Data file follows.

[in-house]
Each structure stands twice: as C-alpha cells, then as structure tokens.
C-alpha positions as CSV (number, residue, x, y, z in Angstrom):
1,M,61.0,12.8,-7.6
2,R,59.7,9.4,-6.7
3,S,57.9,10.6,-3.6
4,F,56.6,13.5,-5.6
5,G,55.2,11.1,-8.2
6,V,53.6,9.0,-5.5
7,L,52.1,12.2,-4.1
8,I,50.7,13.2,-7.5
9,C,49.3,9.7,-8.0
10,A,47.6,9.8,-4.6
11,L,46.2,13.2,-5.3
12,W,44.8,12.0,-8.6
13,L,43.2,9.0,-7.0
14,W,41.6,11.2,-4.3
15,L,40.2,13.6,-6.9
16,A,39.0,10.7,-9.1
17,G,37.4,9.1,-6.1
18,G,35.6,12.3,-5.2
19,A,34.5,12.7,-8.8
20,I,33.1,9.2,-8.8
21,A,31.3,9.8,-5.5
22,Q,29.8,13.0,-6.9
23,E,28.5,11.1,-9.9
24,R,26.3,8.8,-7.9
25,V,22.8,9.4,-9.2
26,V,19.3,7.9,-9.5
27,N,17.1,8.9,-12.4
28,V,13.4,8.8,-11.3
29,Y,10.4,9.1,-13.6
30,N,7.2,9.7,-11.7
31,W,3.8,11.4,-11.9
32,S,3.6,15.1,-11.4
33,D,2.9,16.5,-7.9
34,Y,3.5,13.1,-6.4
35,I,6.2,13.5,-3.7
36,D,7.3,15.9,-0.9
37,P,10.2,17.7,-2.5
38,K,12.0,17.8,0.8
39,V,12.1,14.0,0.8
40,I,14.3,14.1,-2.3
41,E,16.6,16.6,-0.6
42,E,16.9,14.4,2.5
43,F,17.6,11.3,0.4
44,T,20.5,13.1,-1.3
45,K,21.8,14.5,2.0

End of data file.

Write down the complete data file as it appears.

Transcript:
[in-house]
Each structure stands twice: as C-alpha cells, then as structure tokens.
C-alpha positions as CSV (number, residue, x, y, z in Angstrom):
1,M,61.0,12.8,-7.6
2,R,59.7,9.4,-6.7
3,S,57.9,10.6,-3.6
4,F,56.6,13.5,-5.6
5,G,55.2,11.1,-8.2
6,V,53.6,9.0,-5.5
7,L,52.1,12.2,-4.1
8,I,50.7,13.2,-7.5
9,C,49.3,9.7,-8.0
10,A,47.6,9.8,-4.6
11,L,46.2,13.2,-5.3
12,W,44.8,12.0,-8.6
13,L,43.2,9.0,-7.0
14,W,41.6,11.2,-4.3
15,L,40.2,13.6,-6.9
16,A,39.0,10.7,-9.1
17,G,37.4,9.1,-6.1
18,G,35.6,12.3,-5.2
19,A,34.5,12.7,-8.8
20,I,33.1,9.2,-8.8
21,A,31.3,9.8,-5.5
22,Q,29.8,13.0,-6.9
23,E,28.5,11.1,-9.9
24,R,26.3,8.8,-7.9
25,V,22.8,9.4,-9.2
26,V,19.3,7.9,-9.5
27,N,17.1,8.9,-12.4
28,V,13.4,8.8,-11.3
29,Y,10.4,9.1,-13.6
30,N,7.2,9.7,-11.7
31,W,3.8,11.4,-11.9
32,S,3.6,15.1,-11.4
33,D,2.9,16.5,-7.9
34,Y,3.5,13.1,-6.4
35,I,6.2,13.5,-3.7
36,D,7.3,15.9,-0.9
37,P,10.2,17.7,-2.5
38,K,12.0,17.8,0.8
39,V,12.1,14.0,0.8
40,I,14.3,14.1,-2.3
41,E,16.6,16.6,-0.6
42,E,16.9,14.4,2.5
43,F,17.6,11.3,0.4
44,T,20.5,13.1,-1.3
45,K,21.8,14.5,2.0